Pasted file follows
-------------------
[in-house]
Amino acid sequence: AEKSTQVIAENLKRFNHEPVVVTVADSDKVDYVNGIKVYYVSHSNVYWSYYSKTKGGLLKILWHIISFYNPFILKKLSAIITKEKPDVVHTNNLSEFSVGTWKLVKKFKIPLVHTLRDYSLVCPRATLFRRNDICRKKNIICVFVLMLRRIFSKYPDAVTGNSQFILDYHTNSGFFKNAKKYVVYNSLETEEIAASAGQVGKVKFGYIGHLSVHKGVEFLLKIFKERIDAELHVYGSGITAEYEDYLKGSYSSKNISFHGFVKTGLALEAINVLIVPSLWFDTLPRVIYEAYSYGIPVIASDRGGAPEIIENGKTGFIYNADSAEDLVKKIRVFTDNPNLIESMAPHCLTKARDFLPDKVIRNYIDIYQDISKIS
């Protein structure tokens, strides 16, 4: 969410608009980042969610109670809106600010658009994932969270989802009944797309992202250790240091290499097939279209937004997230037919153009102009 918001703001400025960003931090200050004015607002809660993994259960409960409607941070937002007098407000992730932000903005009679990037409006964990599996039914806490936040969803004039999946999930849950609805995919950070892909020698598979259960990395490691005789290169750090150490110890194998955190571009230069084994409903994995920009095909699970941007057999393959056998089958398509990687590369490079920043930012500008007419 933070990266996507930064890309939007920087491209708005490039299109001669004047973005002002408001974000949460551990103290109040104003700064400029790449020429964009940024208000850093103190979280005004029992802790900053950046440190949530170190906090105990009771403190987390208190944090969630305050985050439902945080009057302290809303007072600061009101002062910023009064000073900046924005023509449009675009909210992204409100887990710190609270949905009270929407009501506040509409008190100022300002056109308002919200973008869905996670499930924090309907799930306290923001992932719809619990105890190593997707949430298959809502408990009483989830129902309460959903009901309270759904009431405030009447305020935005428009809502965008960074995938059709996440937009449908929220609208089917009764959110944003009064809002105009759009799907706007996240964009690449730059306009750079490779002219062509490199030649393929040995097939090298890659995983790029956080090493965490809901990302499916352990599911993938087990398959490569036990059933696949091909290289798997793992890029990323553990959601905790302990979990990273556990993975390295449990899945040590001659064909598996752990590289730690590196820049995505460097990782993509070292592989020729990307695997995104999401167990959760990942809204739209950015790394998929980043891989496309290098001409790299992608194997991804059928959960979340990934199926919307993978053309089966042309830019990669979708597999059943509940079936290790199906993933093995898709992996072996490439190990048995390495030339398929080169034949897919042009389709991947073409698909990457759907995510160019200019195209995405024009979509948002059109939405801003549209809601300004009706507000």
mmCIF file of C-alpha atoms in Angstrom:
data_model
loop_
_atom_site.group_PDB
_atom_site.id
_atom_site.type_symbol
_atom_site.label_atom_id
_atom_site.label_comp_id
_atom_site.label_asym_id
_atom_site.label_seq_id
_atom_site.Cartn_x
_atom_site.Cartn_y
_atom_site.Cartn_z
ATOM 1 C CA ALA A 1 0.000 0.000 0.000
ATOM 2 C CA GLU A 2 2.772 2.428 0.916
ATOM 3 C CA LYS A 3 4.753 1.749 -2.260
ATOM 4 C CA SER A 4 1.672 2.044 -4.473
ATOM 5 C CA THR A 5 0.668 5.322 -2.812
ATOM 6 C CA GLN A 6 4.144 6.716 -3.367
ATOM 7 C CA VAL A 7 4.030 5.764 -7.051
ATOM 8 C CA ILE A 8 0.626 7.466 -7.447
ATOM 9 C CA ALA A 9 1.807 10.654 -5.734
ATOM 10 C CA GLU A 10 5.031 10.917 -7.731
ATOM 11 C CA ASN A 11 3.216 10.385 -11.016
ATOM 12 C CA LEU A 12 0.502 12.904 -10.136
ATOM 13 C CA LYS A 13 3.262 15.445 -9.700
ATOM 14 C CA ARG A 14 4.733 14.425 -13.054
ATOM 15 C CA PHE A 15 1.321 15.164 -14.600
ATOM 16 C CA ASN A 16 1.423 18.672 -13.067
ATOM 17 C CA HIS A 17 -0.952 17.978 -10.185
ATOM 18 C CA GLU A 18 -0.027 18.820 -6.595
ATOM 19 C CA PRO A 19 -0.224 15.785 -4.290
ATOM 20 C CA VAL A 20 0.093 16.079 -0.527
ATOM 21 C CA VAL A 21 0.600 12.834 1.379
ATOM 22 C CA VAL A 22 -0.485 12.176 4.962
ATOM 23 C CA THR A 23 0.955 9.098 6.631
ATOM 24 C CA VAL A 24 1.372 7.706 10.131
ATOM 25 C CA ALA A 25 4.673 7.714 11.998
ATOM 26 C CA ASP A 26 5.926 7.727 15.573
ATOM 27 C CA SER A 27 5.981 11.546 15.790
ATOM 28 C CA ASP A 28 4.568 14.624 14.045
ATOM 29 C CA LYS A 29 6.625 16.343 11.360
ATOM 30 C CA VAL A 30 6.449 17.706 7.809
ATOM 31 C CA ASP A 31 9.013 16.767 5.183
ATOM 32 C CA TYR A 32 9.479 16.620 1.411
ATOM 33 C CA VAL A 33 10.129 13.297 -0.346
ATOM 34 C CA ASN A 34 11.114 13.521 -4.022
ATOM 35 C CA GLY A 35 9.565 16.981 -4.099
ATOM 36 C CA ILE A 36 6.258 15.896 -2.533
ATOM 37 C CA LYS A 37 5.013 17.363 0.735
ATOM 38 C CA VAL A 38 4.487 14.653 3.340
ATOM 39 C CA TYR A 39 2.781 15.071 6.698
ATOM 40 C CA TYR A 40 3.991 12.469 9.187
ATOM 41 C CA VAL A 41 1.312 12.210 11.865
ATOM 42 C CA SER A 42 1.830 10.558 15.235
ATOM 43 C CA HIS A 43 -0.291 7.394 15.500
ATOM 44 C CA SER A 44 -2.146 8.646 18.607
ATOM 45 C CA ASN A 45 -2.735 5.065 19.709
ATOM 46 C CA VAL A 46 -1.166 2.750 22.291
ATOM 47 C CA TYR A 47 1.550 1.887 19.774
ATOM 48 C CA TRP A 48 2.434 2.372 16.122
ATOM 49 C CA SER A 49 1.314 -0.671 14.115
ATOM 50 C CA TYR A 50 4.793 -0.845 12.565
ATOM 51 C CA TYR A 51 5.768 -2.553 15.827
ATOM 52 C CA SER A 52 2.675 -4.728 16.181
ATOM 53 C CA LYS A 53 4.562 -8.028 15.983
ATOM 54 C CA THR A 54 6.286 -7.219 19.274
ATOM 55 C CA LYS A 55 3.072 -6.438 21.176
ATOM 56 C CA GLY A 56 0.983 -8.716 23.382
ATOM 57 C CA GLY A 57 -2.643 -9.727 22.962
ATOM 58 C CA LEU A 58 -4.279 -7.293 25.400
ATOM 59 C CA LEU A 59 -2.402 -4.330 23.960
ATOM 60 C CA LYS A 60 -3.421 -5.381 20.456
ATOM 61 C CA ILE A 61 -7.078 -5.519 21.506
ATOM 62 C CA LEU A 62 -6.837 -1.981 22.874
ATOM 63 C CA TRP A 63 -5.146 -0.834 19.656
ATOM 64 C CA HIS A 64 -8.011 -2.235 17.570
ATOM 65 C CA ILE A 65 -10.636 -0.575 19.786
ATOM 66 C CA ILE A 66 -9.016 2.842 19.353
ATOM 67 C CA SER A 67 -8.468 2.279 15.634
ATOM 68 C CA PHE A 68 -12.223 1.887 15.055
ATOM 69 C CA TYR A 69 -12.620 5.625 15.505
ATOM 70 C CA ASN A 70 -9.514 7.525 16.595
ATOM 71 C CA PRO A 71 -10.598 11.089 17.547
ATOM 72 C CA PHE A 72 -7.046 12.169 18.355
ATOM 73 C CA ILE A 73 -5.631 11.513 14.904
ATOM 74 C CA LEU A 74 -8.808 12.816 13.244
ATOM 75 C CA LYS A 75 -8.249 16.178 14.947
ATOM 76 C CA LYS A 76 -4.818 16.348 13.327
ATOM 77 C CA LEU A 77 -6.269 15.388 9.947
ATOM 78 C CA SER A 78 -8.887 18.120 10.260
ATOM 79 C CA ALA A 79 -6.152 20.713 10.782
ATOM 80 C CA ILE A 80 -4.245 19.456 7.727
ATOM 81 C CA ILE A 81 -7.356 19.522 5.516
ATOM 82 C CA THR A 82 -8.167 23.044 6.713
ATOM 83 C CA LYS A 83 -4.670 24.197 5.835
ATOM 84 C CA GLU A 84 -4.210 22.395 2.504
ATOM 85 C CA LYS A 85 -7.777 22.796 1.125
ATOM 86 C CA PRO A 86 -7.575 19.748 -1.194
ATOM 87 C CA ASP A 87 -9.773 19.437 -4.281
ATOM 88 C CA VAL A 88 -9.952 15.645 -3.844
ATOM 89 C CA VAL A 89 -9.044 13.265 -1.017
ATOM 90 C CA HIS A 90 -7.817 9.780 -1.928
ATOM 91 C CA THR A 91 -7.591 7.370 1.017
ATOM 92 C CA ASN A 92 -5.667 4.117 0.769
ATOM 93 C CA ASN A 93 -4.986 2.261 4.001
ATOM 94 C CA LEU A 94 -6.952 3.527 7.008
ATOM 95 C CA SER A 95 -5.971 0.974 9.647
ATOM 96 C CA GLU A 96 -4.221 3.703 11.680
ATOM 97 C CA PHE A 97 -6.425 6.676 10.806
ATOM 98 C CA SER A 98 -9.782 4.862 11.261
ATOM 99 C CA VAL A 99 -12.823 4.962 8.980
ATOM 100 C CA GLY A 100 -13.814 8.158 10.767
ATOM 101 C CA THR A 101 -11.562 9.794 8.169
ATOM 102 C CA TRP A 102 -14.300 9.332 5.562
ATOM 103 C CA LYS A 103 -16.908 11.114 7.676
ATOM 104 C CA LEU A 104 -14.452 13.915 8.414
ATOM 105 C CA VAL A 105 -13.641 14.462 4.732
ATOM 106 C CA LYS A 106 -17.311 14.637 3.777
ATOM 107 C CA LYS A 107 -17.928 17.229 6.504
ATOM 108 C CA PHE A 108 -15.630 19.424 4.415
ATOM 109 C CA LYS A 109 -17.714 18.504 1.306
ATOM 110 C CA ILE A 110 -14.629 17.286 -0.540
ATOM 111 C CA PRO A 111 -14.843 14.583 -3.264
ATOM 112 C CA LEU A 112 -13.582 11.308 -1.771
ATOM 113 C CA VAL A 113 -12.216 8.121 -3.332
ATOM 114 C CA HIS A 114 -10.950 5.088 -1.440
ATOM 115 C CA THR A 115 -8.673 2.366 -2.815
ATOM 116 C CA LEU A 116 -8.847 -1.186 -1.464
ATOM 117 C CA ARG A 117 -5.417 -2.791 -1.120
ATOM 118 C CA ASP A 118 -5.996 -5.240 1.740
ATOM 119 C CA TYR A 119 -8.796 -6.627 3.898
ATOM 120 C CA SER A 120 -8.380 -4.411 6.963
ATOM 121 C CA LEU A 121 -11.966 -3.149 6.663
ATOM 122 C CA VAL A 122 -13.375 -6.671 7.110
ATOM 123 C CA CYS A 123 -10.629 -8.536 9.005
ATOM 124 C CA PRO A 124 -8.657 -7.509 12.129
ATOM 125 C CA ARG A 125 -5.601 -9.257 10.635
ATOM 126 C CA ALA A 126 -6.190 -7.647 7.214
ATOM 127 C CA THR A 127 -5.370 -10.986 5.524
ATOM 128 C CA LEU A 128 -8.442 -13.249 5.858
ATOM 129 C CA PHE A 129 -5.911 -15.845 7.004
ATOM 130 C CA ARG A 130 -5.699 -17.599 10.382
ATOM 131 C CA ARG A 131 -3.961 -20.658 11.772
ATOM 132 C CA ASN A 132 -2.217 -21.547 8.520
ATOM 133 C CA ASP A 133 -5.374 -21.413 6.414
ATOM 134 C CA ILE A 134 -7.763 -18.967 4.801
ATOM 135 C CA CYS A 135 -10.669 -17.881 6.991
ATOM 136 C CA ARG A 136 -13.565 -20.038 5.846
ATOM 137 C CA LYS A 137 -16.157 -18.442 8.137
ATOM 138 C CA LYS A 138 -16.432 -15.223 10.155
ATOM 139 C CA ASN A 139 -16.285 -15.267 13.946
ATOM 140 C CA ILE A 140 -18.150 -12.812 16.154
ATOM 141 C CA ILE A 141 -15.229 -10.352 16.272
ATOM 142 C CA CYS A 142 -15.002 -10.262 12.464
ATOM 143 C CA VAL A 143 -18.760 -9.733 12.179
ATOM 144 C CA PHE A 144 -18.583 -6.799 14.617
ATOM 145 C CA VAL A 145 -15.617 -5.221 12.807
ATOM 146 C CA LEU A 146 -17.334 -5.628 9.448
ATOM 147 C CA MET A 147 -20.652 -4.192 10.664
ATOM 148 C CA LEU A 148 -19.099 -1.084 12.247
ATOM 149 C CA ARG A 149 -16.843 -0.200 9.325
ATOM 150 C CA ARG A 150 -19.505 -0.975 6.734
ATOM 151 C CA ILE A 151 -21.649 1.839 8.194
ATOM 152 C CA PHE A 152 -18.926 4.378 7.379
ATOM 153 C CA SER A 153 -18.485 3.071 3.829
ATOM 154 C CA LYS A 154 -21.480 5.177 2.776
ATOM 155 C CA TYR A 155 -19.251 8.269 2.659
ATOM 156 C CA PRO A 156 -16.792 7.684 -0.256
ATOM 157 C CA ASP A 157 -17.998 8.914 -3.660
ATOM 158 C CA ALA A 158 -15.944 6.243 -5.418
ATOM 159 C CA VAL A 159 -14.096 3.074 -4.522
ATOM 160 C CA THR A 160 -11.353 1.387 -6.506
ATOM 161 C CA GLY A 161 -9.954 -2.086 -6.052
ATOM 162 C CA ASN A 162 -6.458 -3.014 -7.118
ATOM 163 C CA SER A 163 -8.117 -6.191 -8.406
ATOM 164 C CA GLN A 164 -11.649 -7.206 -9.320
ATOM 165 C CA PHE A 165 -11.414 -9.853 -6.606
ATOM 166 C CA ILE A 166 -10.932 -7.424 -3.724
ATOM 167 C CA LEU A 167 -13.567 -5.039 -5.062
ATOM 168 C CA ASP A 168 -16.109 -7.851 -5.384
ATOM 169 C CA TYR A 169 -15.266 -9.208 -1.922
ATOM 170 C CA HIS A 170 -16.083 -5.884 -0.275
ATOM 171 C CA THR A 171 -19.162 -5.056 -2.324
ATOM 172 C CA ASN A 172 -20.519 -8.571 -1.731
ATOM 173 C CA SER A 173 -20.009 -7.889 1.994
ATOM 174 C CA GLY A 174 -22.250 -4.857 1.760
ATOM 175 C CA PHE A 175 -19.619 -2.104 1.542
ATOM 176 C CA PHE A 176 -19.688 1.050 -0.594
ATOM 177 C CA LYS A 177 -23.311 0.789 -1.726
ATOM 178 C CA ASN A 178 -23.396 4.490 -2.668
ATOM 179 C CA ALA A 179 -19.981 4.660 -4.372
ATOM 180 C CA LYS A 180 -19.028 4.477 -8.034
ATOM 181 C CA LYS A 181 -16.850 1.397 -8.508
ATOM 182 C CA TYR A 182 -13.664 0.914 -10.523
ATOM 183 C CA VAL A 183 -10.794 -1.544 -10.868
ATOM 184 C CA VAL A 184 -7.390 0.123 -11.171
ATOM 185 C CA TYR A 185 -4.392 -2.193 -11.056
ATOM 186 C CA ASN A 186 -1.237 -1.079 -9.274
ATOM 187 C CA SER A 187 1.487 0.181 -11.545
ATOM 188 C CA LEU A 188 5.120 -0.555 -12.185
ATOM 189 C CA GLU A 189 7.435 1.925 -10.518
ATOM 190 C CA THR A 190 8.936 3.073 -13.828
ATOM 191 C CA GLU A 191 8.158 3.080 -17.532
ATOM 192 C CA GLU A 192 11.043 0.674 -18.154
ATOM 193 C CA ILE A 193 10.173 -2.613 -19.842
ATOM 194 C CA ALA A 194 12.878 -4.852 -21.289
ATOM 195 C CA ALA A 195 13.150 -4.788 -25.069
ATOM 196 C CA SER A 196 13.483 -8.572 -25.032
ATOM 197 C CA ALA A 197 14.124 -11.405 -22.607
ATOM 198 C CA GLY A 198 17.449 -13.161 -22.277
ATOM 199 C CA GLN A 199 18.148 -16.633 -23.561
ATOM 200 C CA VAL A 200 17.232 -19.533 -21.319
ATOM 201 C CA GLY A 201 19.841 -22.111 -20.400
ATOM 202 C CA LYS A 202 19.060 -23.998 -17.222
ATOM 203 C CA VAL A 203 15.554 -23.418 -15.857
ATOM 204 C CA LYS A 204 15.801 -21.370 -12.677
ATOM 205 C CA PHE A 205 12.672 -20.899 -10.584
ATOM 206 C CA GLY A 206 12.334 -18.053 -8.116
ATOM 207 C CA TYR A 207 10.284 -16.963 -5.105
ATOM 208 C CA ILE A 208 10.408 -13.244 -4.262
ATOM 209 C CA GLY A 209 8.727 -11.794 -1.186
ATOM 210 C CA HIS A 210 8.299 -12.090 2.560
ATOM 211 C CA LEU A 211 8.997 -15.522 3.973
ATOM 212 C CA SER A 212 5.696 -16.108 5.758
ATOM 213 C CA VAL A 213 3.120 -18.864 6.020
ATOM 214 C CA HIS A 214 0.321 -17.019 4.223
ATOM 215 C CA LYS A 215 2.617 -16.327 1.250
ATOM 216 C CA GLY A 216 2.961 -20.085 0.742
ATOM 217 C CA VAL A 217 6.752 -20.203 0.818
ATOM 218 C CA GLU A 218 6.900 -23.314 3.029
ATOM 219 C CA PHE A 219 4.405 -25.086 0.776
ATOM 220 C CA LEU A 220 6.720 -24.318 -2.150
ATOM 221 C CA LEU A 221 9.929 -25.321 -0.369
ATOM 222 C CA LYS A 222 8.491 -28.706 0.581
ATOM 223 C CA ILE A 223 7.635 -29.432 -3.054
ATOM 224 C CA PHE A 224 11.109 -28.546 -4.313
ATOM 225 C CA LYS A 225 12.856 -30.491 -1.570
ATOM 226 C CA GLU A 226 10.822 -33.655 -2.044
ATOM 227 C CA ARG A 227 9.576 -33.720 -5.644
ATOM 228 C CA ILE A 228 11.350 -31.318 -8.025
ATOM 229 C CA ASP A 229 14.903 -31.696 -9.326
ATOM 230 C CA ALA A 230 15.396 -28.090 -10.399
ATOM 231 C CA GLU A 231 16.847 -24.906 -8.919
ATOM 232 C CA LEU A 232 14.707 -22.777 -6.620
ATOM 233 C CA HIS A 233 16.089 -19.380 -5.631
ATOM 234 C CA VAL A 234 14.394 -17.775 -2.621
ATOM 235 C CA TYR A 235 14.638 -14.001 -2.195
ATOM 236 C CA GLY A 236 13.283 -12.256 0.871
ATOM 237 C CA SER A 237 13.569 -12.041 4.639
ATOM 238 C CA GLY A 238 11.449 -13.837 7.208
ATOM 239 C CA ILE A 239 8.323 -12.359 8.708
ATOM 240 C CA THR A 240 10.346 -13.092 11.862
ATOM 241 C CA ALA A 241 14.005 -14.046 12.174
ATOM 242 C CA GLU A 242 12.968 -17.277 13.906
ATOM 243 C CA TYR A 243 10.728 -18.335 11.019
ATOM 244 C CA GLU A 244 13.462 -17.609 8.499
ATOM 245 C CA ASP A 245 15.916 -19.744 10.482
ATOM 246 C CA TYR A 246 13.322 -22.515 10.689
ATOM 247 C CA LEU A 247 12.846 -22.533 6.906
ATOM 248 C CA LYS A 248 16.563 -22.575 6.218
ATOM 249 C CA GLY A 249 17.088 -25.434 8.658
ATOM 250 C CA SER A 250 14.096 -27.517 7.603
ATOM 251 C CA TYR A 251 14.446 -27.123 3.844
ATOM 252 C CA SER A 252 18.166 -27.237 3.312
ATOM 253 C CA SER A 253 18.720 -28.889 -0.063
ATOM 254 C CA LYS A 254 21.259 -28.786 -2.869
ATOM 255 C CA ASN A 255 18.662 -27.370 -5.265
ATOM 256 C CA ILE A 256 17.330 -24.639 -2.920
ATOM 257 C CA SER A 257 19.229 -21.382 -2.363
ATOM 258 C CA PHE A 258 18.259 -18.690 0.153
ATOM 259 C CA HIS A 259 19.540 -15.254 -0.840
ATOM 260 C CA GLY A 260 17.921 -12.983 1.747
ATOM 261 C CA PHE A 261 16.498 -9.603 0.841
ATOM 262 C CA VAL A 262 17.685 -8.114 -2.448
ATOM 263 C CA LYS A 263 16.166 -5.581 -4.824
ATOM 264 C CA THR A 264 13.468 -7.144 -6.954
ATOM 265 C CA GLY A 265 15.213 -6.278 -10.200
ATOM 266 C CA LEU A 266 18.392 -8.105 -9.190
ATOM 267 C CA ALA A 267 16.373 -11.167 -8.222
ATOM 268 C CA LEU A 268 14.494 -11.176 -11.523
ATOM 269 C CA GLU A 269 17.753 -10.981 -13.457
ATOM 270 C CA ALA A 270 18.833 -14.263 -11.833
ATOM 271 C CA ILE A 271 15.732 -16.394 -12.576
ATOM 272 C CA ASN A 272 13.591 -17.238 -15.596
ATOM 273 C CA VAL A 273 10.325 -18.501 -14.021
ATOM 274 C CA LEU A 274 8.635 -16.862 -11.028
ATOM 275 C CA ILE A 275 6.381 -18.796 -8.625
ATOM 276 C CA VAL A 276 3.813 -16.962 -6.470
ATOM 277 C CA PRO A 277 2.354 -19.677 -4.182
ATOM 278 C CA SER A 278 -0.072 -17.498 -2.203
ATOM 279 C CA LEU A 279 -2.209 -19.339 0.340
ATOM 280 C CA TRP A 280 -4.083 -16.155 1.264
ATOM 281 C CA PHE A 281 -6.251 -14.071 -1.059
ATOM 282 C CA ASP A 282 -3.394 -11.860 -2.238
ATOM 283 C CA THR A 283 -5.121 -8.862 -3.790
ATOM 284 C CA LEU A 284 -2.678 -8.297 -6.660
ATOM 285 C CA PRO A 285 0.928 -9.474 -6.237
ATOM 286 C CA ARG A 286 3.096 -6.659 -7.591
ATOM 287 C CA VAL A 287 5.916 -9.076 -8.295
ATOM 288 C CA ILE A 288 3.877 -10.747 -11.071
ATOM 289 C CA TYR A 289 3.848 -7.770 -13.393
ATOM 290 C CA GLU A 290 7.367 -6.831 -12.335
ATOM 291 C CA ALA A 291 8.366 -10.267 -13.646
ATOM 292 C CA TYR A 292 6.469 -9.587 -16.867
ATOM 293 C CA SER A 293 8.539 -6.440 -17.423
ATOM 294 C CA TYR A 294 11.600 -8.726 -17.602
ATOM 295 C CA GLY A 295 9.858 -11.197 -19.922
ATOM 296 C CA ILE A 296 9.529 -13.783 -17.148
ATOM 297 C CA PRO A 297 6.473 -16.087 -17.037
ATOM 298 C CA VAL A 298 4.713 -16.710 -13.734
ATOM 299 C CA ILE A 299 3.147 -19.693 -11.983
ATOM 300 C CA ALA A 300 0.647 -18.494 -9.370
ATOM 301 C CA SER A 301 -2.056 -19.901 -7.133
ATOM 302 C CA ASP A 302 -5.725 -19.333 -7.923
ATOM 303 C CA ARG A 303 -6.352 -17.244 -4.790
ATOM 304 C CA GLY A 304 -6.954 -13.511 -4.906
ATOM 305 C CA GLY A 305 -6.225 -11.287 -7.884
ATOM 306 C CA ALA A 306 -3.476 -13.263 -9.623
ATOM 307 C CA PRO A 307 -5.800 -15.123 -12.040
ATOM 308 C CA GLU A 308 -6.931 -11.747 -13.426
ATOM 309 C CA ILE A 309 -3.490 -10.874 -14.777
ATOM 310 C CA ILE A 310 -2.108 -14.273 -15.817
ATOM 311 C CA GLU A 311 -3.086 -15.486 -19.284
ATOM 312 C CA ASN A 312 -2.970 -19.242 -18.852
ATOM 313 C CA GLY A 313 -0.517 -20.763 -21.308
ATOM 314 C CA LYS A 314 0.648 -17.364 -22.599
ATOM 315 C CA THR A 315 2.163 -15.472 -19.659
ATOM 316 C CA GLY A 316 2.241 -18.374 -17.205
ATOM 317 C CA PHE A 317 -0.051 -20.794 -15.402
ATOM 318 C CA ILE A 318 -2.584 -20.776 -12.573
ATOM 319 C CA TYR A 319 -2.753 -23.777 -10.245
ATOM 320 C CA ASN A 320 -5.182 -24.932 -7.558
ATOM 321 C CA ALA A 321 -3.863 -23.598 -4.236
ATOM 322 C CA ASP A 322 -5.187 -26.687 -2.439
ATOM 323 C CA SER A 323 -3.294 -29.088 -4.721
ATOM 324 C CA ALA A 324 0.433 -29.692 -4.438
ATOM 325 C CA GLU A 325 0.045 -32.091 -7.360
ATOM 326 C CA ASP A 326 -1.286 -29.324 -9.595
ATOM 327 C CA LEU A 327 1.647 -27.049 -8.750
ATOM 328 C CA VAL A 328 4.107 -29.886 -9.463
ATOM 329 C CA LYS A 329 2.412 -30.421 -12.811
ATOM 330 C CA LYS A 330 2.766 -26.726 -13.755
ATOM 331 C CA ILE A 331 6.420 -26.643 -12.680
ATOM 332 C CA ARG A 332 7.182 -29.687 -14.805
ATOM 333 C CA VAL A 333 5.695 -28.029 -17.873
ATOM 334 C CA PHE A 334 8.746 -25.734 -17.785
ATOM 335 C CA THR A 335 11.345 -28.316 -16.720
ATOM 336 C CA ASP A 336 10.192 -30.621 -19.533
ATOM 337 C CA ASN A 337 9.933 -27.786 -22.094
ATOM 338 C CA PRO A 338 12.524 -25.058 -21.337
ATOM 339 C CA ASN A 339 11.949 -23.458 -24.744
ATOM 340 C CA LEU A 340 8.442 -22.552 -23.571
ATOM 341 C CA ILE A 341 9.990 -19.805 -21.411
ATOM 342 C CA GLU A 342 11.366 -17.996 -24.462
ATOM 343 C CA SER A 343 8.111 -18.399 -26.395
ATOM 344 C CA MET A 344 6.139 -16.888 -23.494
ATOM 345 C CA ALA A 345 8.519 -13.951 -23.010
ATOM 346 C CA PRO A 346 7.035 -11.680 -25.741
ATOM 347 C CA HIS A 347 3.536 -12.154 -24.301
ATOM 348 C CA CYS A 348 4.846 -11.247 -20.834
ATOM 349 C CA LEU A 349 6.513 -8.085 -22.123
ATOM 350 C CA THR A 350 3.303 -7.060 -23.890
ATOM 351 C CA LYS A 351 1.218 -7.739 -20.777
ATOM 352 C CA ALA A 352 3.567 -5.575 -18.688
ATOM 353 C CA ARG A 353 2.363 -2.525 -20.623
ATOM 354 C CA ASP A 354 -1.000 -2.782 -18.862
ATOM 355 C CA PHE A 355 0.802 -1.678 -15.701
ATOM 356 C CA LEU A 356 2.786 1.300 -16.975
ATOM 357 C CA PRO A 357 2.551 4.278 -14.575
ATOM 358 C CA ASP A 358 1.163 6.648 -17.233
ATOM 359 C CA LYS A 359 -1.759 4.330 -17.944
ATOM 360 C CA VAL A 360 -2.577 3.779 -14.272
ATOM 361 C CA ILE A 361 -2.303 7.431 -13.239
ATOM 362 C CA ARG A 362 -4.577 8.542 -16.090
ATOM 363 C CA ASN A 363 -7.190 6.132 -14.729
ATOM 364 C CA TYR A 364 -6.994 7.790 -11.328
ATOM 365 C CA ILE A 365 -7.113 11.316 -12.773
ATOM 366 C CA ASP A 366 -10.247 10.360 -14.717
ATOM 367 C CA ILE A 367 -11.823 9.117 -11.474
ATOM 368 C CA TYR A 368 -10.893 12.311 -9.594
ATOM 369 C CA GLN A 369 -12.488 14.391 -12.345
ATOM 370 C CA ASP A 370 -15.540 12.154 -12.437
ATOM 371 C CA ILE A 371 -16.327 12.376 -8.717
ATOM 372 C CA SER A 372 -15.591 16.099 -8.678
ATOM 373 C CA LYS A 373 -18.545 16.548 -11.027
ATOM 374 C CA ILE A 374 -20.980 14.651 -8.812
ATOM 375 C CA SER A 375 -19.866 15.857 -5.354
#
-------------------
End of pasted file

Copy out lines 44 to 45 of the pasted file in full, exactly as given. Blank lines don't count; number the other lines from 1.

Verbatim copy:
ATOM 28 C CA ASP A 28 4.568 14.624 14.045
ATOM 29 C CA LYS A 29 6.625 16.343 11.360